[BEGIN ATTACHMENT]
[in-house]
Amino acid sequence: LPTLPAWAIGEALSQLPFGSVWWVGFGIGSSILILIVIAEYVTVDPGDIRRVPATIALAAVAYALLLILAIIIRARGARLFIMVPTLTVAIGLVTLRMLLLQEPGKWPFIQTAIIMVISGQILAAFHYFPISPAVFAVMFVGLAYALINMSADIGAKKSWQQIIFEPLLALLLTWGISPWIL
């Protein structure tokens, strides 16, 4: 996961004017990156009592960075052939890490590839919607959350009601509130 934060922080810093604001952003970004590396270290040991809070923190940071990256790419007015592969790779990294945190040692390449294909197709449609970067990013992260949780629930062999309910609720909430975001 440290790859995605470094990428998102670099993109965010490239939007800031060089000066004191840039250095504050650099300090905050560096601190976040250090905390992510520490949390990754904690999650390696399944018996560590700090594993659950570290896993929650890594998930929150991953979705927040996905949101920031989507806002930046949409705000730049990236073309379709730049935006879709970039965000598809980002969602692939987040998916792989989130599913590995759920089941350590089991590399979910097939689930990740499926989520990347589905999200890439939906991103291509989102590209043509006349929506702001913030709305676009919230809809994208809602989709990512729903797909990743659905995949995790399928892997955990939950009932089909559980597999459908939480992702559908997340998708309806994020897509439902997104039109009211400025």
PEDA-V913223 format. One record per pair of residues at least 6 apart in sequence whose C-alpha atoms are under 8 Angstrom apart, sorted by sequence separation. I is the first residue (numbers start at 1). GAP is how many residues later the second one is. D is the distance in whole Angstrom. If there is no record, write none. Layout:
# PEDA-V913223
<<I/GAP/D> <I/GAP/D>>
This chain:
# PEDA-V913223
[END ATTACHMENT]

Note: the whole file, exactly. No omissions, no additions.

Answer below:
[in-house]
Amino acid sequence: LPTLPAWAIGEALSQLPFGSVWWVGFGIGSSILILIVIAEYVTVDPGDIRRVPATIALAAVAYALLLILAIIIRARGARLFIMVPTLTVAIGLVTLRMLLLQEPGKWPFIQTAIIMVISGQILAAFHYFPISPAVFAVMFVGLAYALINMSADIGAKKSWQQIIFEPLLALLLTWGISPWIL
């Protein structure tokens, strides 16, 4: 996961004017990156009592960075052939890490590839919607959350009601509130 934060922080810093604001952003970004590396270290040991809070923190940071990256790419007015592969790779990294945190040692390449294909197709449609970067990013992260949780629930062999309910609720909430975001 440290790859995605470094990428998102670099993109965010490239939007800031060089000066004191840039250095504050650099300090905050560096601190976040250090905390992510520490949390990754904690999650390696399944018996560590700090594993659950570290896993929650890594998930929150991953979705927040996905949101920031989507806002930046949409705000730049990236073309379709730049935006879709970039965000598809980002969602692939987040998916792989989130599913590995759920089941350590089991590399979910097939689930990740499926989520990347589905999200890439939906991103291509989102590209043509006349929506702001913030709305676009919230809809994208809602989709990512729903797909990743659905995949995790399928892997955990939950009932089909559980597999459908939480992702559908997340998708309806994020897509439902997104039109009211400025």
PEDA-V913223 format. One record per pair of residues at least 6 apart in sequence whose C-alpha atoms are under 8 Angstrom apart, sorted by sequence separation. I is the first residue (numbers start at 1). GAP is how many residues later the second one is. D is the distance in whole Angstrom. If there is no record, write none. Layout:
# PEDA-V913223
<<I/GAP/D> <I/GAP/D>>
This chain:
# PEDA-V913223